"It was quite an eye opener. Obviously they want to be first team players and future England stars so they have to put the hard work in behind the scenes as well.

"Overall it was a great few days with them. We had good fun with them and I'd like to think that they got something out of it."

Dean Ryan, head of international player development at the RFU told the England Rugby website: "Once you are in a Premiership environment it is pretty difficult to stop and reflect, so hopefully these activities will come at the right time to help support the players to be aware of what characteristics will be required of them to be successful at the highest level.

England under-20s. Photo courtesy of RFU website.

England under-20s. Photo courtesy of RFU website.

“We wanted the activities to be unique and experience-led and compress experiences we have in life. We don’t want to define the end point, we want to create environments where people could develop and learn as well express themselves at their own pace.”

Saracens forward Ben Earl, who was also a member of England’s World Rugby U20 Championship squad in the summer, says the three activities have had a meaningful impact on his development.

“The first activity was about learning about yourself,” said Earl. “We were set some physically demanding challenges such as carrying people through fragile buildings and getting people out of tunnels as well as dealing with an earthquake-hit environment."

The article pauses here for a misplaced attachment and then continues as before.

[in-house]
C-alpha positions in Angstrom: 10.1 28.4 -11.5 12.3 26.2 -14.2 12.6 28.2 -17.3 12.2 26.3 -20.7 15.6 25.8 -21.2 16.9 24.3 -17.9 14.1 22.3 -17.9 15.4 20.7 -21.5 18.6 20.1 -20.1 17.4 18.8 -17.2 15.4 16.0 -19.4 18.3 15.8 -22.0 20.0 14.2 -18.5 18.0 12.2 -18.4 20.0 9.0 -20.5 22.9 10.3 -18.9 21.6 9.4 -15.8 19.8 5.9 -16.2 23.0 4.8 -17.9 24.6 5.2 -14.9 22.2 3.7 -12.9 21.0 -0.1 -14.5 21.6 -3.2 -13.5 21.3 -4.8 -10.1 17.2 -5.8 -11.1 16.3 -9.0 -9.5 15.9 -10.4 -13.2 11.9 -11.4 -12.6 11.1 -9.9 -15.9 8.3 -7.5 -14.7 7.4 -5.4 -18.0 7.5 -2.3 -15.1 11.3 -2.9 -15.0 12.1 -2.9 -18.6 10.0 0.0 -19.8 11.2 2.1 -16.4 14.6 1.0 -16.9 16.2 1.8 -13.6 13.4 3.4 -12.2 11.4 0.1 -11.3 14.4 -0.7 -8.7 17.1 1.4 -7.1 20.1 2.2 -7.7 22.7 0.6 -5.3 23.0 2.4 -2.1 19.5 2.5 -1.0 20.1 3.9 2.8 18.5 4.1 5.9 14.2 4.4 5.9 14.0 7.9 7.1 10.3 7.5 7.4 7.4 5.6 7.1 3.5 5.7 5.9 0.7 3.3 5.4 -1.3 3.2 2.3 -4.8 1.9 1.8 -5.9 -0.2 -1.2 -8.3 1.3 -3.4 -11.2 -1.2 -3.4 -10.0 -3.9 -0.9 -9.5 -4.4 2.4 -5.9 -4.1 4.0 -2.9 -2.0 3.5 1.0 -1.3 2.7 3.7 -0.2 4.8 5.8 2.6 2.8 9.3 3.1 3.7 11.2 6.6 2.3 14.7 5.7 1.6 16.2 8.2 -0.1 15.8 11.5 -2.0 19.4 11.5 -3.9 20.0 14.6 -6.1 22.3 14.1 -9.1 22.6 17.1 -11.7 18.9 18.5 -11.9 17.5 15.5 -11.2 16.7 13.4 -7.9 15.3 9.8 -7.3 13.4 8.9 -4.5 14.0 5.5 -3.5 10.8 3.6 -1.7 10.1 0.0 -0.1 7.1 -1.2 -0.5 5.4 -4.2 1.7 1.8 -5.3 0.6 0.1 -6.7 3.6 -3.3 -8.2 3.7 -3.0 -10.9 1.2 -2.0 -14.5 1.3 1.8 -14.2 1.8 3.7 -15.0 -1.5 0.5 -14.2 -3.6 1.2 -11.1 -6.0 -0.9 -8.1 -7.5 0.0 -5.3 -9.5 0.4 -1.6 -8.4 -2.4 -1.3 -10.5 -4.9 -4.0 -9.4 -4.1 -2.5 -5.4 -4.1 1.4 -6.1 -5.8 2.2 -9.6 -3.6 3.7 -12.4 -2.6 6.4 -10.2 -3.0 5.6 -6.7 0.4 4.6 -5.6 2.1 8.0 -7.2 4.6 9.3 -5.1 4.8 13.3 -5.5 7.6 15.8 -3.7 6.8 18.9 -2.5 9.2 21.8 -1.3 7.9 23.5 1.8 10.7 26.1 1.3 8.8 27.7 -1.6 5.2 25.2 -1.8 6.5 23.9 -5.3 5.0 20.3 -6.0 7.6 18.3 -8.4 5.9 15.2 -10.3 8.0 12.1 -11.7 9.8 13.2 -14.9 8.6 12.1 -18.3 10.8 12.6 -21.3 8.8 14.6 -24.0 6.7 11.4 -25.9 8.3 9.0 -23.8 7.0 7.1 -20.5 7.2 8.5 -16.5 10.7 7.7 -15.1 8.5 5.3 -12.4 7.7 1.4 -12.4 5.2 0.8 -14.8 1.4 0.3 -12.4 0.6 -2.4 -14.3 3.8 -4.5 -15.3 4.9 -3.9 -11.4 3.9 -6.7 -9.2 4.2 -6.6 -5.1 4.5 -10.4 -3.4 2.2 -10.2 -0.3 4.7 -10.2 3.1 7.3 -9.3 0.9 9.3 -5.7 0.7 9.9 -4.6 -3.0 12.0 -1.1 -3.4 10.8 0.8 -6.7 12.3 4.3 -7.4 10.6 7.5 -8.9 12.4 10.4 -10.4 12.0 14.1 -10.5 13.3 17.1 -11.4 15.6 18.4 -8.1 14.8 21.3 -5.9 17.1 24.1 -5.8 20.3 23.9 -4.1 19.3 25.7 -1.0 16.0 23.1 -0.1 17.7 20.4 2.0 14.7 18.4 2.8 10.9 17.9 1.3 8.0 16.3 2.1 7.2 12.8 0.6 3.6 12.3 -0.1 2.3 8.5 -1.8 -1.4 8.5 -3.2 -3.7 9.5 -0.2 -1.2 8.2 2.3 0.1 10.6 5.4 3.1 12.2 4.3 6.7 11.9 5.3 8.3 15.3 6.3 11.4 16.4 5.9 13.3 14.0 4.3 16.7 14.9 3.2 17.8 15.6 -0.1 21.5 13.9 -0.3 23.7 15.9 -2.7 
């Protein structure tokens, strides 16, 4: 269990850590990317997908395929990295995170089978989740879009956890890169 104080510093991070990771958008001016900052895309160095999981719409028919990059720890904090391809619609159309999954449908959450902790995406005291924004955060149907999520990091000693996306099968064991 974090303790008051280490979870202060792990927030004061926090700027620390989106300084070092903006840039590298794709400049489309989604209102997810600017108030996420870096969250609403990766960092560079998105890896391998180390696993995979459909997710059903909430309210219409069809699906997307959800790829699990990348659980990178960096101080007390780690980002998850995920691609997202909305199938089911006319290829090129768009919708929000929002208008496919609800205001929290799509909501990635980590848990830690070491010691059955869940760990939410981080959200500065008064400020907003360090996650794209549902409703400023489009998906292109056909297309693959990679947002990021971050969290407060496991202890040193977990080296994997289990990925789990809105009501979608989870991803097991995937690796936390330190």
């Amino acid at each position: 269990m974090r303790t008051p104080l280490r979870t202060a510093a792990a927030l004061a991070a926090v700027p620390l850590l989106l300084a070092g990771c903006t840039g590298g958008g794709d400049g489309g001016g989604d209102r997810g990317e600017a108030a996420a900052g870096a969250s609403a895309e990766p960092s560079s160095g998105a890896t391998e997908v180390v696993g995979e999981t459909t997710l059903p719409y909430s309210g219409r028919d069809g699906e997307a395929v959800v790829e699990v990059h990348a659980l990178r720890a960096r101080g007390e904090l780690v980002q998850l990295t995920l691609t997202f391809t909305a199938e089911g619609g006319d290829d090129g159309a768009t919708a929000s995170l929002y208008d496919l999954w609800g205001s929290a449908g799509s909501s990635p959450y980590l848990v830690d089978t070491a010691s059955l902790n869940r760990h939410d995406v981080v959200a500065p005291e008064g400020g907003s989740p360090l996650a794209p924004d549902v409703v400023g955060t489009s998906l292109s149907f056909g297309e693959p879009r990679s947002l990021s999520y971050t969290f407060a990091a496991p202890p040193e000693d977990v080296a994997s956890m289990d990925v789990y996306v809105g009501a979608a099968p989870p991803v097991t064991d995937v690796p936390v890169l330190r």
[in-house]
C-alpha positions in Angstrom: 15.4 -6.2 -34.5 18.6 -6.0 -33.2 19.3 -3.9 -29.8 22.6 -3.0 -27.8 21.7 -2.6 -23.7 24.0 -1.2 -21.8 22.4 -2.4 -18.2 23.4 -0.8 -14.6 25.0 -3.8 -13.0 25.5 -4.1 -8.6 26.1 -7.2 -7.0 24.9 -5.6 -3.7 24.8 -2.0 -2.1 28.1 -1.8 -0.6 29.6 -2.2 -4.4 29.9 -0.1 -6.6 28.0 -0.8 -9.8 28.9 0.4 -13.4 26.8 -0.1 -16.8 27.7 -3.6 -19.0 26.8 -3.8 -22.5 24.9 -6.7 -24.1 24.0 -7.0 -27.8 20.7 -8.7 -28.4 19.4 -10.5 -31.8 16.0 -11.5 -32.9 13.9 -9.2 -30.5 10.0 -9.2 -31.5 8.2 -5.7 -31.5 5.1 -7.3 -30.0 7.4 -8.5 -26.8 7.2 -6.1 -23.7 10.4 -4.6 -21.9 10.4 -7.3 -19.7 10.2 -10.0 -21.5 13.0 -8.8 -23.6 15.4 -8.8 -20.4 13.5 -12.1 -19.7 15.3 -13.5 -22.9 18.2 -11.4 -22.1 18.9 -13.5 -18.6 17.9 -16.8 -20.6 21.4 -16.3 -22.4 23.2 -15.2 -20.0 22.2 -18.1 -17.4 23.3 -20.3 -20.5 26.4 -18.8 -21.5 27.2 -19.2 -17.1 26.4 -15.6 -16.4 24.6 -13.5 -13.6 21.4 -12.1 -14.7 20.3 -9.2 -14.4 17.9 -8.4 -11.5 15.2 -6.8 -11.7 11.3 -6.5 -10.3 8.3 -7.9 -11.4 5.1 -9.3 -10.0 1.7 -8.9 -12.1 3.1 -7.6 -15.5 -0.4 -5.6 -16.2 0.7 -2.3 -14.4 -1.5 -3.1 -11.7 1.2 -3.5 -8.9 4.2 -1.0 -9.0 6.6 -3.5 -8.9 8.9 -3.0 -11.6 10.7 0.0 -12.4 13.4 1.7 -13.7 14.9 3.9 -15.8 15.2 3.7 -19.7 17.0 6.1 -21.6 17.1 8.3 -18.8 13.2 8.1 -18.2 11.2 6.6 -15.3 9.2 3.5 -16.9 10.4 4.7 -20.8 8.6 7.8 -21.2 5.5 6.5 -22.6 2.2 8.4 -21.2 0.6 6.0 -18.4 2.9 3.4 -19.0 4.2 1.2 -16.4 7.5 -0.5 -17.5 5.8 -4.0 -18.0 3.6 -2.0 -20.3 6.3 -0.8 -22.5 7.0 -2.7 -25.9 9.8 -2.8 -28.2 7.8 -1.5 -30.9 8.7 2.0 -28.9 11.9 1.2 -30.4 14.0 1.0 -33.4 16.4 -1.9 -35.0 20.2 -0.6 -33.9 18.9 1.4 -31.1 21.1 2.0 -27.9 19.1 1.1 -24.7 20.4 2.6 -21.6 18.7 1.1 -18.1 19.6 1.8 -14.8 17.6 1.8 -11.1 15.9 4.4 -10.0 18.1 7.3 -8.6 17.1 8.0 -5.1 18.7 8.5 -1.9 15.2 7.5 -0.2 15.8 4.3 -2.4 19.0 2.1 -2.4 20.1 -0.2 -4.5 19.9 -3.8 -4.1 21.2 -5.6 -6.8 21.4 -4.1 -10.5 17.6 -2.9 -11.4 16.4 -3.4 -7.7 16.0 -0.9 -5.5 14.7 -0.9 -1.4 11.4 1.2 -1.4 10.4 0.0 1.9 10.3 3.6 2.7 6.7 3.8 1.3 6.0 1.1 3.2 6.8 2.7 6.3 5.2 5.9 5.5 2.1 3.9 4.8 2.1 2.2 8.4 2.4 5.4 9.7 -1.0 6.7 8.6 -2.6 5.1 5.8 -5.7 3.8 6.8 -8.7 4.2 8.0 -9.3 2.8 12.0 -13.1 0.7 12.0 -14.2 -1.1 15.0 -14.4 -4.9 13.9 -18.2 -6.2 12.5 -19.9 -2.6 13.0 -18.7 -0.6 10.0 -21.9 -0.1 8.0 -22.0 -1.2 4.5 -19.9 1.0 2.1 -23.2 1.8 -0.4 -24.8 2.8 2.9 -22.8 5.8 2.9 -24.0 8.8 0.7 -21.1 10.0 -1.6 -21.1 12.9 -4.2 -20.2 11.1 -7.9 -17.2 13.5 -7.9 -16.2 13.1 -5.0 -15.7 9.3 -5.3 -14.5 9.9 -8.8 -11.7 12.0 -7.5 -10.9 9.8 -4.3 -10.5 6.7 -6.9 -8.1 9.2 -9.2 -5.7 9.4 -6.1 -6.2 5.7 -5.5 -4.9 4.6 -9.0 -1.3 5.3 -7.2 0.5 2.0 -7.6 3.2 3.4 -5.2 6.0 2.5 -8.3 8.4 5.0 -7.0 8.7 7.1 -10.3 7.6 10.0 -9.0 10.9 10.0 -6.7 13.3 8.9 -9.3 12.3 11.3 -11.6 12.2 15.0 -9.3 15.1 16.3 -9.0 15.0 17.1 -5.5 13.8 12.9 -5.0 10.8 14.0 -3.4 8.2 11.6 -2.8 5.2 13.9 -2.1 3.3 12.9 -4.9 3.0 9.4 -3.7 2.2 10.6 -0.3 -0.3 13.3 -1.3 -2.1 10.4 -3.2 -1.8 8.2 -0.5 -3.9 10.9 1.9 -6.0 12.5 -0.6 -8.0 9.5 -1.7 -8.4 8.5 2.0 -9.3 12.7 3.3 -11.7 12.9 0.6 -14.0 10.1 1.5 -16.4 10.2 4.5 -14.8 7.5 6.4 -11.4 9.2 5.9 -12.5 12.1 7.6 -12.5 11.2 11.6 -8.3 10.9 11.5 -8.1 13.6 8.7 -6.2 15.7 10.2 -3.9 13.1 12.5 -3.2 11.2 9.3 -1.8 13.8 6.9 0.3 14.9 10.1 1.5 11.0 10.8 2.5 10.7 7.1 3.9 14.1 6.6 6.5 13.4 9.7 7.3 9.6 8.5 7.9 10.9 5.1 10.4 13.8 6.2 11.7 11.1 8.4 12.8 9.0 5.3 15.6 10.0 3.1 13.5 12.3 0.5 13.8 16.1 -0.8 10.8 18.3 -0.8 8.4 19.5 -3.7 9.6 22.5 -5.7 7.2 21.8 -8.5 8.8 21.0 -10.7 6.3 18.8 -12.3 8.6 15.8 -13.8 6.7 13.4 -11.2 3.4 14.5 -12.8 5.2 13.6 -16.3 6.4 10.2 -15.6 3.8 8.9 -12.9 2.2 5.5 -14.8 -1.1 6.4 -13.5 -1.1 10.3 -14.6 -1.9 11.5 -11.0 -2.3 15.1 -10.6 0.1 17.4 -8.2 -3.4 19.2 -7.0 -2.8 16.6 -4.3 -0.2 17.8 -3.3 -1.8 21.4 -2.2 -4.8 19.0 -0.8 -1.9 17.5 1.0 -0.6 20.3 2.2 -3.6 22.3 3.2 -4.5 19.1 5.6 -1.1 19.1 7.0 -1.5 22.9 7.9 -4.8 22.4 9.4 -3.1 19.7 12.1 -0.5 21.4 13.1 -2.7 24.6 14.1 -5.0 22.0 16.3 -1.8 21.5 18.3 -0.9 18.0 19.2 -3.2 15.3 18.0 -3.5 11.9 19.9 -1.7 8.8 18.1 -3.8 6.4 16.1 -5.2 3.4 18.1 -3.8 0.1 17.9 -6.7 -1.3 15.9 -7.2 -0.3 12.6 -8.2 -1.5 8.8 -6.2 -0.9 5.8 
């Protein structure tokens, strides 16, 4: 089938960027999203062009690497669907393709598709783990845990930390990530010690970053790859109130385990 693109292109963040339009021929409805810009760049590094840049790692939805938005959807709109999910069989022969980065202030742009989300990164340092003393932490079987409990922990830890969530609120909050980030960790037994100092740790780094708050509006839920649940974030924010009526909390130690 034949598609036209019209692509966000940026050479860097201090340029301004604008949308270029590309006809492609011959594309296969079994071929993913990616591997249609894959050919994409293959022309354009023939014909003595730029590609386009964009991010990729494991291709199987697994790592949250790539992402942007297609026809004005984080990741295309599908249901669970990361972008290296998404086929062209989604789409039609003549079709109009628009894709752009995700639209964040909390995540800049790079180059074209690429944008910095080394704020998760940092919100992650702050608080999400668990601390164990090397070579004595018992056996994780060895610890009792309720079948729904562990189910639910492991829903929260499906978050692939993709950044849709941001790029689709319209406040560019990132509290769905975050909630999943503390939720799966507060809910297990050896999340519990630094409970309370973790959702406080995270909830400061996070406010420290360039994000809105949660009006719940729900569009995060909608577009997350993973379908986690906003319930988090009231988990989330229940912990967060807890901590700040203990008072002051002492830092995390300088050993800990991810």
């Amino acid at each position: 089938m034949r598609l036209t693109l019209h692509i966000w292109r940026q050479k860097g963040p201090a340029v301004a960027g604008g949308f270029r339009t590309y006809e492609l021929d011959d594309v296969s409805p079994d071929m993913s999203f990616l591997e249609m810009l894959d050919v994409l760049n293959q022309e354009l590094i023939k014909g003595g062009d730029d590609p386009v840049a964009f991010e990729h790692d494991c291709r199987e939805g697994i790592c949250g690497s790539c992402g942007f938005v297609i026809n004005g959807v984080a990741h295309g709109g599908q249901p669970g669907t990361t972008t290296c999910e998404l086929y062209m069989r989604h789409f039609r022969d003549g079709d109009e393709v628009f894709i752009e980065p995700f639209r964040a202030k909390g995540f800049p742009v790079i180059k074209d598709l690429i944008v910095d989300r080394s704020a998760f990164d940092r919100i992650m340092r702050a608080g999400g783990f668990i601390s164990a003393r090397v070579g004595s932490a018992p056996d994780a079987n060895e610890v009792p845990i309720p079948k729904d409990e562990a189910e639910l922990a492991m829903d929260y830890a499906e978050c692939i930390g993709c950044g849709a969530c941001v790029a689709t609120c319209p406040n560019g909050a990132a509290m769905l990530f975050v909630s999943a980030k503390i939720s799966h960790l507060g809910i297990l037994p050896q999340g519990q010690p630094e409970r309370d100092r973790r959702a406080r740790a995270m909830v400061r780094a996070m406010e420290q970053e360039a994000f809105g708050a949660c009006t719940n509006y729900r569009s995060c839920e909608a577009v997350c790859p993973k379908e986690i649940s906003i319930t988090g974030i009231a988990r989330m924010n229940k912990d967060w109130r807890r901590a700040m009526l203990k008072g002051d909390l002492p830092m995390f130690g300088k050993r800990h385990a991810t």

Earl, who also helped England U20s to Six Nations glory earlier in the year, added: “It’s all about developing as an individual and building those off-pitch relationships so that you work hard for each other on it.


“You can only do that by understanding how others operate. When you are in those tough moments on the pitch, whether you are a try down or a man down, you need to be able to co-operate, communicate and work under pressure.”

Lance Bradley, Managing Director of Mitsubishi Motors in the UK, told the England Rugby website: “We are proud to support England Rugby in developing the next generation of elite players. Our staff have been directly involved with these camps, working alongside the players to help them learn and develop, and it is fascinating to be a part of this innovative and pioneering project."

The activities, including the training with Serve On, were put together by Leading Edge, and owner director Patrick Marr said: “Creating and delivering valuable life learning experiences condensed into a few days, that raise self-awareness and gives the guys new skills has been an exciting challenge for us this year. 

"We’re proud to have been able to bring our experience from global business and leadership development and have been impressed by the commitment of the players and support staff to really making a change.”

The RFU say these activities will continue into 2018 and Dean Ryan believes the players will benefit from the experiences both on and off the pitch.

“We wanted to make sure, through the different elements we were able to experience and capture, that we could connect with the players outside rugby to offer support and a plan of how to develop,” he said.